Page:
Try planning the wedding of your oldest and sending the triplets off to college. No one left at home. Quick and painful. Ouch.

    July 27, 2014 at 7:19 pm
  33. Charla

    My last one is leaving for the Navy in 57 days. I “think” I am ready. My oldest as been out on her own for years and has given my 4 grands…the middle will be a senior in college this year…but having my last-born…my baby leave….I am preparing for the worst. Oh, there are good things that go with the last one headed out, and I am excited to know my hubby and I can do the things WE want to do without anyone complaining. But, coming home a night…and only cooking for 2? How do I do that? it’s been 24 years since I only had 2 to cook for. It will be odd…and I may cry from time to time. But, it’s time for a new chapter and I’m ready to being “Part 2″ of my continued journey with my spouse. Good luck, Momma. Oh…and the Skype suggestion earlier…do that!

    July 27, 2014 at 7:28 pm
  34. Mary

    Wow! You know what’s hard? Burying your TEN year old son! You get to have your college students home for weekends and vacations, we get to go to visit our boy at a cemetery !
    Please stop your moaning and groaning, and know that there are much worse things in the world!!!!!

    July 27, 2014 at 8:07 pm
  35. KimS

    I received some good advice when I moved my daughter into college her freshman year. Before you leave and say “see you soon! call me everyday” (lol); take a walk, find a private place, hold each other and cry. Not only does it get rid of the “elephant in the room”, it gives the freshman a chance to release some feelings and to not have to hold it inside in front of everyone else on campus. My daughter said this was the best thing because she “got the worst of it out of her system and didn’t have to suffer in silence”, which I believe is always worse. Of course I continued to cry all day and night and day and night for ever how long, but she didn’t. Do it for them. I have a son leaving in a couple of years and I plan on doing the same, and I realize he probably won’t cry, but just giving him time to take a few deep breaths away from roomies will help. P.S. It will be easier, but not until sophomore year. Take care.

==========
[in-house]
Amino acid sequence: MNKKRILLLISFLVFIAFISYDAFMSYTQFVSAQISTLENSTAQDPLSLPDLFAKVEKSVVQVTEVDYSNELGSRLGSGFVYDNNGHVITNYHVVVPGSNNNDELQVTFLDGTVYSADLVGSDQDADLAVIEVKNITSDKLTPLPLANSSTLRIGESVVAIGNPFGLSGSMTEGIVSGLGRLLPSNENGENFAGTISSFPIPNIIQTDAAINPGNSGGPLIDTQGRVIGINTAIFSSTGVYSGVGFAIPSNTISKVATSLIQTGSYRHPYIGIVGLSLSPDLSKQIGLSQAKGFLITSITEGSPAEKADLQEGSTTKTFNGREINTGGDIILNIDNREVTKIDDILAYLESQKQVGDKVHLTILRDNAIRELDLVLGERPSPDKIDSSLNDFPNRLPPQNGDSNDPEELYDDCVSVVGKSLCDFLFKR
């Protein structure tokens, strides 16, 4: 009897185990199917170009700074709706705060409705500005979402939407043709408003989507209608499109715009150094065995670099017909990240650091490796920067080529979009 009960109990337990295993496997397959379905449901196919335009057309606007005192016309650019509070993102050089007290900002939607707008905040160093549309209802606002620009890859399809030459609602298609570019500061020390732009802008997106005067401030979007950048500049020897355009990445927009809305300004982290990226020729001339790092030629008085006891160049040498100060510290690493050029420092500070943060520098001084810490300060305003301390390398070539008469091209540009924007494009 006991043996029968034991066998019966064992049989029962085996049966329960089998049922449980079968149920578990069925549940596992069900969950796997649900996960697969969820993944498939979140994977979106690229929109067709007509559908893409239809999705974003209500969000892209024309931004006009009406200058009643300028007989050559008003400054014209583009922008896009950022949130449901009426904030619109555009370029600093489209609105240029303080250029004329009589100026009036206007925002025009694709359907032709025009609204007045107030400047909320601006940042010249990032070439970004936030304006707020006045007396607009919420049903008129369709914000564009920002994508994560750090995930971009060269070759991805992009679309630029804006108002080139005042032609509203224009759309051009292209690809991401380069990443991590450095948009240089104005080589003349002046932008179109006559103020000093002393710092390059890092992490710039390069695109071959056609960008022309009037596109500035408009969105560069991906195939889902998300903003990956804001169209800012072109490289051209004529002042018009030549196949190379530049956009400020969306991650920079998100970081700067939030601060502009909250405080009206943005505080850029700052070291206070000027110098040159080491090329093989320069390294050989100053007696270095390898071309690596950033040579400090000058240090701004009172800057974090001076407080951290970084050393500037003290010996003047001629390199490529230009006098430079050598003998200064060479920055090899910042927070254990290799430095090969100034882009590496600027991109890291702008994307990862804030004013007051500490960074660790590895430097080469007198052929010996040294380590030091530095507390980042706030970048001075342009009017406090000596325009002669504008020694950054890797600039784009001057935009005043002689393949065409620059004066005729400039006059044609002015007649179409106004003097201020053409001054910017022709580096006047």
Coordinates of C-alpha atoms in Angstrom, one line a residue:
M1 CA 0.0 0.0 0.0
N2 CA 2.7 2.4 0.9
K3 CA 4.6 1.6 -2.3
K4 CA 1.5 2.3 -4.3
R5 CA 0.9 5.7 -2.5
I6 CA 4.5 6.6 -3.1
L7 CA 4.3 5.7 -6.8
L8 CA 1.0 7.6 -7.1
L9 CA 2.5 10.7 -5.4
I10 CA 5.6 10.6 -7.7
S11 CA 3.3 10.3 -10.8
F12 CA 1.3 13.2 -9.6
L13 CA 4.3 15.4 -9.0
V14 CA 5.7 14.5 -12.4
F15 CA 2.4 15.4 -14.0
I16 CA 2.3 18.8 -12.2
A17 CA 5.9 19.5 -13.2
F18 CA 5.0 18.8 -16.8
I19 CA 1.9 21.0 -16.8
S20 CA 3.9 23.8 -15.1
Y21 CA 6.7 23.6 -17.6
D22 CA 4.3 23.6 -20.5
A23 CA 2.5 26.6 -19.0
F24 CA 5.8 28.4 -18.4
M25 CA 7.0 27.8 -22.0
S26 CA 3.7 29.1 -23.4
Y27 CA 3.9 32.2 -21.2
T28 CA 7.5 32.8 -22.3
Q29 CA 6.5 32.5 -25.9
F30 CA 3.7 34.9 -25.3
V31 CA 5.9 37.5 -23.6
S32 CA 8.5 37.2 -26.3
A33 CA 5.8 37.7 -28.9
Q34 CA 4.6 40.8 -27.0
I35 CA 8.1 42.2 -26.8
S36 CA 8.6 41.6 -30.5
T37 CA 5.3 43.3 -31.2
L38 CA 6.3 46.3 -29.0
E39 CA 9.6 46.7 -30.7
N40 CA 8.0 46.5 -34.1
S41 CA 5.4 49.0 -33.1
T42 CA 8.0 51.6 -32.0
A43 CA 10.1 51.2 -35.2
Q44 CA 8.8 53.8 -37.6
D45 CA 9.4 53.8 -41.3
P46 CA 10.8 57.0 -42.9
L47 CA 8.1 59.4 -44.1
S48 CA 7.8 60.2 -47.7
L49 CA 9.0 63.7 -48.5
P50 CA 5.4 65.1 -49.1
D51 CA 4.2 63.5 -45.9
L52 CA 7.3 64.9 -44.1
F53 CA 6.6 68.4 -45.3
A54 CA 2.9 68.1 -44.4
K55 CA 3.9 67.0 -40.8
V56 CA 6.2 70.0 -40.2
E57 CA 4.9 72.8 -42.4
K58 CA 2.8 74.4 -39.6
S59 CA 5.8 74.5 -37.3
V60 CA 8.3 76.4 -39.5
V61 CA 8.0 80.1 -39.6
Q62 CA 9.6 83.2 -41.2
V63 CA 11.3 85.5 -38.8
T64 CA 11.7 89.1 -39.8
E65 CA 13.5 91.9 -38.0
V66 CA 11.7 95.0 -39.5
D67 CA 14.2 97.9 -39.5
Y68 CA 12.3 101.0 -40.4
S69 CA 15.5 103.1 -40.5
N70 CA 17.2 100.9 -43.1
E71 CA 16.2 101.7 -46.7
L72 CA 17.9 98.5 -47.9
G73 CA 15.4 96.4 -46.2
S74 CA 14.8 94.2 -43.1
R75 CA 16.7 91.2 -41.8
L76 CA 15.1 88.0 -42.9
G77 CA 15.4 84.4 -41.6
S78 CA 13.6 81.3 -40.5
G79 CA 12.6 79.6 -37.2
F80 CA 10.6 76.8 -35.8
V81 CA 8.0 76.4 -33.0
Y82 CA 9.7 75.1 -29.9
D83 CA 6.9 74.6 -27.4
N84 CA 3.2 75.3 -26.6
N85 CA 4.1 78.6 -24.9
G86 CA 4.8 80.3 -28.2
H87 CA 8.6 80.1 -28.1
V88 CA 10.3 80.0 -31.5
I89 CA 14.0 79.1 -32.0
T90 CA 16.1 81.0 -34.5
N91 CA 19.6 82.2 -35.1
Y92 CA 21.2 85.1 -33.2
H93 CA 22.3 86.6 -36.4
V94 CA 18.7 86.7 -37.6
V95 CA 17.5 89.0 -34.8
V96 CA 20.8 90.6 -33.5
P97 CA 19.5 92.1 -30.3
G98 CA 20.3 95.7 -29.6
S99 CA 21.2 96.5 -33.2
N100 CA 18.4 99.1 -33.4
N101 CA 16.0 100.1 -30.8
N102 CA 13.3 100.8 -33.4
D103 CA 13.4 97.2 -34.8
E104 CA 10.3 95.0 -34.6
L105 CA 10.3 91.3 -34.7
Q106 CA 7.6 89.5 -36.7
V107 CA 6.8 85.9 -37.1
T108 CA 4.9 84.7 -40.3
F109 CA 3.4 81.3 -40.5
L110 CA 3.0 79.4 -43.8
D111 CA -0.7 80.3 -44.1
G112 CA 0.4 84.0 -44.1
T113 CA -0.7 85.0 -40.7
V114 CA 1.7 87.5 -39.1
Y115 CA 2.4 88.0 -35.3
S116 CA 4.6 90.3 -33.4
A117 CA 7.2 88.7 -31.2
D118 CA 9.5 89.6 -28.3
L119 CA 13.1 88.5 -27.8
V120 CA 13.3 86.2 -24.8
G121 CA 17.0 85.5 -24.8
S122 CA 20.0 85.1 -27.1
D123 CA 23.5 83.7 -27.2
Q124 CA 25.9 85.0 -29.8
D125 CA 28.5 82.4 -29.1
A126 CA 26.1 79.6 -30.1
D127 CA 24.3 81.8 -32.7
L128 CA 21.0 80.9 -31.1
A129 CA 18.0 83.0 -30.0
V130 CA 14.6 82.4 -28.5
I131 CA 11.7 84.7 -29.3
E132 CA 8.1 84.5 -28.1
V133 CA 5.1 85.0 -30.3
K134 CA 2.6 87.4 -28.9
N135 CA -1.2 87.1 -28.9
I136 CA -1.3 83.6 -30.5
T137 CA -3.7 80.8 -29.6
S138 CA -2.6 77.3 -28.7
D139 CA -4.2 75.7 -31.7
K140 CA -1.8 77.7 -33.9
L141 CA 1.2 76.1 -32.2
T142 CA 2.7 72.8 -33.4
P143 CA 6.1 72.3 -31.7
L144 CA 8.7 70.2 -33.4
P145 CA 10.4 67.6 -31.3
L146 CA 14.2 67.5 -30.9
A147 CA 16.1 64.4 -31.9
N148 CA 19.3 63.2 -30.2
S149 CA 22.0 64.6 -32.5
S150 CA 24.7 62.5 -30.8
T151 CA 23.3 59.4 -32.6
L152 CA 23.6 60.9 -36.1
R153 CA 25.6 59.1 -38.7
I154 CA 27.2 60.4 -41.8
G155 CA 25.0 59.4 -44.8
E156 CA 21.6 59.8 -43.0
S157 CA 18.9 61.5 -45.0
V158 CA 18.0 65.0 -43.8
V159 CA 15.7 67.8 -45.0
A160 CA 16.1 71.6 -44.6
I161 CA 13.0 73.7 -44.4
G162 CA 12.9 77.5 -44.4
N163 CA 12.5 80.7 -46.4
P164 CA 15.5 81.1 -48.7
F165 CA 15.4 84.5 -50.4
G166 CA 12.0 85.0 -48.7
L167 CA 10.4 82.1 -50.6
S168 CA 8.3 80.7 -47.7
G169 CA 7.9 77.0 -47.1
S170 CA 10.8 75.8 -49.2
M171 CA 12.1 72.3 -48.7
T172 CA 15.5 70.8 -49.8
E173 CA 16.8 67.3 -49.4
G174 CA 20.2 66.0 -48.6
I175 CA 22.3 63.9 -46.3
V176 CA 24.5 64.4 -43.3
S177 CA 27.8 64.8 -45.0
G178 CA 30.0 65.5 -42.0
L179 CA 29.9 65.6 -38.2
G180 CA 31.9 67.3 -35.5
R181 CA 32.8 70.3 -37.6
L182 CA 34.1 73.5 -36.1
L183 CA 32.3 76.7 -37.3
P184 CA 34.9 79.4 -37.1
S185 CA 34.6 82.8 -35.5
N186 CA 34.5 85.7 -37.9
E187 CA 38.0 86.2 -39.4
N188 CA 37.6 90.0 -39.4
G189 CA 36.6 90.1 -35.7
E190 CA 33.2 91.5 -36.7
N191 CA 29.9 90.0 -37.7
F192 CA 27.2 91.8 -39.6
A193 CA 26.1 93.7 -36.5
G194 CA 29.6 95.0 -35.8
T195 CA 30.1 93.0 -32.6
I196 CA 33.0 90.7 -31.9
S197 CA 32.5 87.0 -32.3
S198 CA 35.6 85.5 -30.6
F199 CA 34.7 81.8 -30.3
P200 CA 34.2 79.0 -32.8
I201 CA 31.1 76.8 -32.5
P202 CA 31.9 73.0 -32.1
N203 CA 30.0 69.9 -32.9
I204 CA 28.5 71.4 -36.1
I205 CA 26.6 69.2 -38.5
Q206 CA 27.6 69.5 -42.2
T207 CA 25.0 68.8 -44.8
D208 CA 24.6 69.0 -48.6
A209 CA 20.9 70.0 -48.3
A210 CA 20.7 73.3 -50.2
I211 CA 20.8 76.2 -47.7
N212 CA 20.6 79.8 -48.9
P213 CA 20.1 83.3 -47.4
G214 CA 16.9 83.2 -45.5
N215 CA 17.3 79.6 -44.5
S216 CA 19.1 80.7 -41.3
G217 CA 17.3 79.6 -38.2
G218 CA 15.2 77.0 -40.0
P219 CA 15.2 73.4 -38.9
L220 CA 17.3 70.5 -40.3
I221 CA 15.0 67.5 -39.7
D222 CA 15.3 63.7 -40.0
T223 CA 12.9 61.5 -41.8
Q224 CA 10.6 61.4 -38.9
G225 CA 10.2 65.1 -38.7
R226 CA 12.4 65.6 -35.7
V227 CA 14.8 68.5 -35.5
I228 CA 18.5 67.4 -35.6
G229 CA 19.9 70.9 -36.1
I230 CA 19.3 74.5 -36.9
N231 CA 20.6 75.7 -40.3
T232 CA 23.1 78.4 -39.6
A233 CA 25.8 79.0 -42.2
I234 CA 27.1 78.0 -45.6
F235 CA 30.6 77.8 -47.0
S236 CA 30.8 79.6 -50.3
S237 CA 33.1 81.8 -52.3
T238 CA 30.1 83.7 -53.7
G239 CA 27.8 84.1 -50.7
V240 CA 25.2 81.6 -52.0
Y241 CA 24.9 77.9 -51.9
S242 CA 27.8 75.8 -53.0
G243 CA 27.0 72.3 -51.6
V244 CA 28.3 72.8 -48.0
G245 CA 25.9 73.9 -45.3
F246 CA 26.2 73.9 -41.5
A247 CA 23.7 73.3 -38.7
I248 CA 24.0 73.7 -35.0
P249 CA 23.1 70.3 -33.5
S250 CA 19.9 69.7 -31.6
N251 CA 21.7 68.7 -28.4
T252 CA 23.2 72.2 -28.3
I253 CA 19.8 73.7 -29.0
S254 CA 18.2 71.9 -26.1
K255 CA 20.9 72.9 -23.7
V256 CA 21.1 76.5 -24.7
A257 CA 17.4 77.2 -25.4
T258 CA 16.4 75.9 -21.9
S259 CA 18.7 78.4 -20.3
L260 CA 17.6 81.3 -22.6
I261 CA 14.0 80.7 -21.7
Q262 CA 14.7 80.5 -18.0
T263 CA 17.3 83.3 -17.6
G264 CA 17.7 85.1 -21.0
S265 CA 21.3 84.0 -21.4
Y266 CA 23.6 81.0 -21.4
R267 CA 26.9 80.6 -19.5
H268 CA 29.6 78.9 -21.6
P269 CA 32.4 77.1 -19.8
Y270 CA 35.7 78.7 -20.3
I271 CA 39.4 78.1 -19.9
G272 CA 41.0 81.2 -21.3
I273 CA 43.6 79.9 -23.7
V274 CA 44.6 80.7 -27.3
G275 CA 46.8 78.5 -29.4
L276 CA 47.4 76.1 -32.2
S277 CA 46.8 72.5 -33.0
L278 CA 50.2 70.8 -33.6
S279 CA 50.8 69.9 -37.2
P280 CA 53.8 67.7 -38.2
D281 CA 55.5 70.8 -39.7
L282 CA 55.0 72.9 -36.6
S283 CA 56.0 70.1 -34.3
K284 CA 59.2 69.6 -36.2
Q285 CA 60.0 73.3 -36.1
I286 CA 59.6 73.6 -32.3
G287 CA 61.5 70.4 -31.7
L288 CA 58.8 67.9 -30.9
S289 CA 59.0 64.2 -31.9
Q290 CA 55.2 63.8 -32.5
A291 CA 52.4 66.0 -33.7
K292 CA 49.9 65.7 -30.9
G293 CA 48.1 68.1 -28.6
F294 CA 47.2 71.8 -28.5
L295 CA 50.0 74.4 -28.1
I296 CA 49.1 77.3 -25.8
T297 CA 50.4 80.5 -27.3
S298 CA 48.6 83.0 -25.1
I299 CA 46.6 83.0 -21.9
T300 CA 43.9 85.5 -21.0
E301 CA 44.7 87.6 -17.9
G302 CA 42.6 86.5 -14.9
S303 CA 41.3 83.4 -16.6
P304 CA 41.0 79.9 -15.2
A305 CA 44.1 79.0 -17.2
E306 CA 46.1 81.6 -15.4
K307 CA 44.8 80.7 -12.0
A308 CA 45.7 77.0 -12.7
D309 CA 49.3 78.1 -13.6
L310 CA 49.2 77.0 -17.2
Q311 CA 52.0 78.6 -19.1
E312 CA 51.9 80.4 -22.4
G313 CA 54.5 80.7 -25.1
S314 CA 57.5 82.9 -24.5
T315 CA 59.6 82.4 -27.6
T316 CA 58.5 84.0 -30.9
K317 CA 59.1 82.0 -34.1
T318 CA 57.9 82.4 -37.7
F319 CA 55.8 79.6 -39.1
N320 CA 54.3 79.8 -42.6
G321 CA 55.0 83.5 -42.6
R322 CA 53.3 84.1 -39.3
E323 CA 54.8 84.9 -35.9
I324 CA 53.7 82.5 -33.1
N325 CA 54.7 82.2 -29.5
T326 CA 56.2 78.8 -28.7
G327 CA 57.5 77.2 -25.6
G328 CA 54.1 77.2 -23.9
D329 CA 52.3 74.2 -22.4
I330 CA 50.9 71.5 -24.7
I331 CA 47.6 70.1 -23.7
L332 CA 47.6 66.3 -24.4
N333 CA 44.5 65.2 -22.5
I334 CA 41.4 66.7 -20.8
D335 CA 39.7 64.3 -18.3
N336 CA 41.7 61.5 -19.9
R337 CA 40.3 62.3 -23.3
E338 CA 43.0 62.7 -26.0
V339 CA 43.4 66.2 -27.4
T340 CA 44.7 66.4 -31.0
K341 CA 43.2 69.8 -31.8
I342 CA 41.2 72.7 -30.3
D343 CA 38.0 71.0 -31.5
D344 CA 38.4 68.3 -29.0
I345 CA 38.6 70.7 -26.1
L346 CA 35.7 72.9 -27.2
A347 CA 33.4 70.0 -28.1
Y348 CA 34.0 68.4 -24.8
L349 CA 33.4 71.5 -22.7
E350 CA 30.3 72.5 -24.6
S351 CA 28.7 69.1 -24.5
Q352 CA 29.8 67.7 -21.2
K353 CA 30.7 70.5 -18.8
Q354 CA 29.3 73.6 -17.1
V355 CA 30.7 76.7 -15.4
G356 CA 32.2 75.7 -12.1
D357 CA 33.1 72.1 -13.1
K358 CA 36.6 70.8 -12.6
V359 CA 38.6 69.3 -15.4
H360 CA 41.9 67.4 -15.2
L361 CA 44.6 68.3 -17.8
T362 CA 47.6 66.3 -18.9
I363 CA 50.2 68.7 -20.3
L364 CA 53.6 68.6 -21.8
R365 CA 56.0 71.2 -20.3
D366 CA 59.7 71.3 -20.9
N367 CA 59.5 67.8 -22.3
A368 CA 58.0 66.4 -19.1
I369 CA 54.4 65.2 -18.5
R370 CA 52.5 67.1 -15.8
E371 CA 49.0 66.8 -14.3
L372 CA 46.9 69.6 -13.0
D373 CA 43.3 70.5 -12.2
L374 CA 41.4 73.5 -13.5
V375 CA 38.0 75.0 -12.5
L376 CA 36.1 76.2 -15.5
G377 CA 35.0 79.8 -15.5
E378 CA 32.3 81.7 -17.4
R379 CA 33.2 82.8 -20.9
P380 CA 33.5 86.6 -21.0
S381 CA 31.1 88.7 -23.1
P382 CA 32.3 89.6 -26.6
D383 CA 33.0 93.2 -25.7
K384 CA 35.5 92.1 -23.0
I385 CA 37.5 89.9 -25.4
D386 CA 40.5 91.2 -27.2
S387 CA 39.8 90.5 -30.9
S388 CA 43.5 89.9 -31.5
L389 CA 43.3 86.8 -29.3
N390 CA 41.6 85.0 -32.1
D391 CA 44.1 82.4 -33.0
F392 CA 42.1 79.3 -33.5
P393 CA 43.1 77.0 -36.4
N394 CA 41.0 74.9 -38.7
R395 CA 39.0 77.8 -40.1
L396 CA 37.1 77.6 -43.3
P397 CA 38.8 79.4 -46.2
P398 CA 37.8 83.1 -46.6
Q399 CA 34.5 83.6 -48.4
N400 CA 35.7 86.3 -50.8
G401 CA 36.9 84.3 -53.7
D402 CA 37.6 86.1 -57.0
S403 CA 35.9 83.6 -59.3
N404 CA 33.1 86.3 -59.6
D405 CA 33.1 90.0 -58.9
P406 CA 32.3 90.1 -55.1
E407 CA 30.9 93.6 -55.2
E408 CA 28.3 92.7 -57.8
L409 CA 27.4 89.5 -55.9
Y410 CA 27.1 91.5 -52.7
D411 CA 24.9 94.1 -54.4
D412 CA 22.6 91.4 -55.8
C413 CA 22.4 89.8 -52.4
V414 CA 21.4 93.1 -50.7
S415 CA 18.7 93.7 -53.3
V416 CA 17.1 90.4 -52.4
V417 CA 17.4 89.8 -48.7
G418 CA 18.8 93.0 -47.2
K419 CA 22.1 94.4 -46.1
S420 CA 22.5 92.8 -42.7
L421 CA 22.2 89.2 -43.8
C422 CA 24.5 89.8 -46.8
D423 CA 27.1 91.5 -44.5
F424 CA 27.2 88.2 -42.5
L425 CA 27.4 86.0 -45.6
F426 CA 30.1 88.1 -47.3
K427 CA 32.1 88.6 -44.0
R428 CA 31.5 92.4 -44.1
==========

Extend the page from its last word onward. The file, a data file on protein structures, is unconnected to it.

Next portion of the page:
July 27, 2014 at 10:10 pm
  36. LVQueen1.

    We live close enough that our son will be commuting to college, with me, because I finally decided it was time to finish my degree. We will be each other’s support system and looking forward to this adventure. I get to watch my son spread his wings and fly as he does his own thing while I do mine, We have completely different majors, and we are very proud of him for taking these steps on his own. What most people don’t know is young men and women with ASD ( autistic spectral disorders ) don’t usually make it to college. So far all we’ve done is take him to campus, he’s done the rest. It has taken him longer than some to get done what he needs to do, but he did it. His sense of pride on accomplishing a goal was worth it, watching him struggle through some of the paperwork for financial aid, only asking a few questions and figuring it out for himself. There wasn’t enough financial aid to let him live on campus, but hopefully next year, he will be able to, and truly get the full experience.

    July 28, 2014 at 7:01 am
  37. Donna

    I would like to offer my condolences. My oldest graduated graduated this year and I have cried for the week leading up to him going back and at least a week after he’s been back for four long years. He will not be returning home, he has already rented an apartment two hours away and has a girlfriend(this is another story altogether). I guess what I’m saying is your first born is the hardest to let go, I have had separation anxiety since he was six weeks old and I was supposed to put him in day-care. I ended up being a stay at home mom for almost eight years. The only way I have kept from having a complete meltdown is by being so proud of the man that I raised. He is smart and responsible, handsome and independent, kind hearted and loving. After all that is our job as parents!

    July 28, 2014 at 10:40 am
  38. Caitlin

    Thank you for reading my thoughts and putting them down into elegant and heartfelt words. We take my son to college in another state in 3 weeks. It’s killing me…but he will be fine and somehow so will his mom.
    Thank you.

    July 28, 2014 at 3:43 pm